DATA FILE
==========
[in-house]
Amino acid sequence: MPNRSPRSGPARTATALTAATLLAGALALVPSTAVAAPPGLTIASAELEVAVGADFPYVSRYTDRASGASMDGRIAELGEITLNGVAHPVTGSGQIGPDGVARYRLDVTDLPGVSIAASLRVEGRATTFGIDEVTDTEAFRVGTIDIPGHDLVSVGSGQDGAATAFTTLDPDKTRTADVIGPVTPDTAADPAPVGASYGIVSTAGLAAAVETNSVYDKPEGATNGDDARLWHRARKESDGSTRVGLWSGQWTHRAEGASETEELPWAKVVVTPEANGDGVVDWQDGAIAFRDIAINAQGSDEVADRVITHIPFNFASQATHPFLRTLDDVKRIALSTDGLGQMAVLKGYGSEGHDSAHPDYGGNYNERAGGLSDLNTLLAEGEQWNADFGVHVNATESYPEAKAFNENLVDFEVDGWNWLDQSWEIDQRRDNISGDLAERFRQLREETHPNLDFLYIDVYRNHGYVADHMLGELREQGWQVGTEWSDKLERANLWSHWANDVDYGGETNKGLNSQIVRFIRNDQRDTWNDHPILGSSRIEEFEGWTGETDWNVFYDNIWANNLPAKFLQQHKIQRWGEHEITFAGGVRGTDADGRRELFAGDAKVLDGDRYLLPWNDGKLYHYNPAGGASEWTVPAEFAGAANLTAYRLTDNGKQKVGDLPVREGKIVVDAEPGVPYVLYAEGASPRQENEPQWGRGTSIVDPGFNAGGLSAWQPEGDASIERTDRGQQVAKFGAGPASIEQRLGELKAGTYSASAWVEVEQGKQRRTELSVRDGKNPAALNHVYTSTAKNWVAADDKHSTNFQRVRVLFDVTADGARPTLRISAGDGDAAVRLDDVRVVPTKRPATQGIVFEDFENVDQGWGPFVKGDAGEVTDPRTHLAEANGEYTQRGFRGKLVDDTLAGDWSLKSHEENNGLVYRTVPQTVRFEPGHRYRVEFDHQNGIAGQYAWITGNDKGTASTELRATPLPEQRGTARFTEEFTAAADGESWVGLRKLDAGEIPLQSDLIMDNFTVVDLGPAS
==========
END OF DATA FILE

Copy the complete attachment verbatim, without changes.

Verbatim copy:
[in-house]
Amino acid sequence: MPNRSPRSGPARTATALTAATLLAGALALVPSTAVAAPPGLTIASAELEVAVGADFPYVSRYTDRASGASMDGRIAELGEITLNGVAHPVTGSGQIGPDGVARYRLDVTDLPGVSIAASLRVEGRATTFGIDEVTDTEAFRVGTIDIPGHDLVSVGSGQDGAATAFTTLDPDKTRTADVIGPVTPDTAADPAPVGASYGIVSTAGLAAAVETNSVYDKPEGATNGDDARLWHRARKESDGSTRVGLWSGQWTHRAEGASETEELPWAKVVVTPEANGDGVVDWQDGAIAFRDIAINAQGSDEVADRVITHIPFNFASQATHPFLRTLDDVKRIALSTDGLGQMAVLKGYGSEGHDSAHPDYGGNYNERAGGLSDLNTLLAEGEQWNADFGVHVNATESYPEAKAFNENLVDFEVDGWNWLDQSWEIDQRRDNISGDLAERFRQLREETHPNLDFLYIDVYRNHGYVADHMLGELREQGWQVGTEWSDKLERANLWSHWANDVDYGGETNKGLNSQIVRFIRNDQRDTWNDHPILGSSRIEEFEGWTGETDWNVFYDNIWANNLPAKFLQQHKIQRWGEHEITFAGGVRGTDADGRRELFAGDAKVLDGDRYLLPWNDGKLYHYNPAGGASEWTVPAEFAGAANLTAYRLTDNGKQKVGDLPVREGKIVVDAEPGVPYVLYAEGASPRQENEPQWGRGTSIVDPGFNAGGLSAWQPEGDASIERTDRGQQVAKFGAGPASIEQRLGELKAGTYSASAWVEVEQGKQRRTELSVRDGKNPAALNHVYTSTAKNWVAADDKHSTNFQRVRVLFDVTADGARPTLRISAGDGDAAVRLDDVRVVPTKRPATQGIVFEDFENVDQGWGPFVKGDAGEVTDPRTHLAEANGEYTQRGFRGKLVDDTLAGDWSLKSHEENNGLVYRTVPQTVRFEPGHRYRVEFDHQNGIAGQYAWITGNDKGTASTELRATPLPEQRGTARFTEEFTAAADGESWVGLRKLDAGEIPLQSDLIMDNFTVVDLGPAS